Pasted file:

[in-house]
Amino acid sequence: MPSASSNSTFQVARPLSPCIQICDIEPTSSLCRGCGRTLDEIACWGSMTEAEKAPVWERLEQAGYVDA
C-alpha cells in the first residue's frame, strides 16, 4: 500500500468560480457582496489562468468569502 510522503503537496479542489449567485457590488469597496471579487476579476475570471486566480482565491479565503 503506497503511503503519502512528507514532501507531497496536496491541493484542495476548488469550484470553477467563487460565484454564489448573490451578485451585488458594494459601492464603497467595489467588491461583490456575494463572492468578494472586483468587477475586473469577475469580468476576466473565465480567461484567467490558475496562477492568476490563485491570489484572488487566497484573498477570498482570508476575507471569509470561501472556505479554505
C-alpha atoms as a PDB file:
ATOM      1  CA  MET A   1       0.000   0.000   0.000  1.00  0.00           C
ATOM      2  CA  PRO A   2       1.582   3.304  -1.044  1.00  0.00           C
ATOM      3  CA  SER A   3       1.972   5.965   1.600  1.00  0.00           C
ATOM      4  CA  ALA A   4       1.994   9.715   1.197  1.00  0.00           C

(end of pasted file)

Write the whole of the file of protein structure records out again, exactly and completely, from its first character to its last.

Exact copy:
[in-house]
Amino acid sequence: MPSASSNSTFQVARPLSPCIQICDIEPTSSLCRGCGRTLDEIACWGSMTEAEKAPVWERLEQAGYVDA
C-alpha cells in the first residue's frame, strides 16, 4: 500500500468560480457582496489562468468569502 510522503503537496479542489449567485457590488469597496471579487476579476475570471486566480482565491479565503 503506497503511503503519502512528507514532501507531497496536496491541493484542495476548488469550484470553477467563487460565484454564489448573490451578485451585488458594494459601492464603497467595489467588491461583490456575494463572492468578494472586483468587477475586473469577475469580468476576466473565465480567461484567467490558475496562477492568476490563485491570489484572488487566497484573498477570498482570508476575507471569509470561501472556505479554505
C-alpha atoms as a PDB file:
ATOM      1  CA  MET A   1       0.000   0.000   0.000  1.00  0.00           C
ATOM      2  CA  PRO A   2       1.582   3.304  -1.044  1.00  0.00           C
ATOM      3  CA  SER A   3       1.972   5.965   1.600  1.00  0.00           C
ATOM      4  CA  ALA A   4       1.994   9.715   1.197  1.00  0.00           C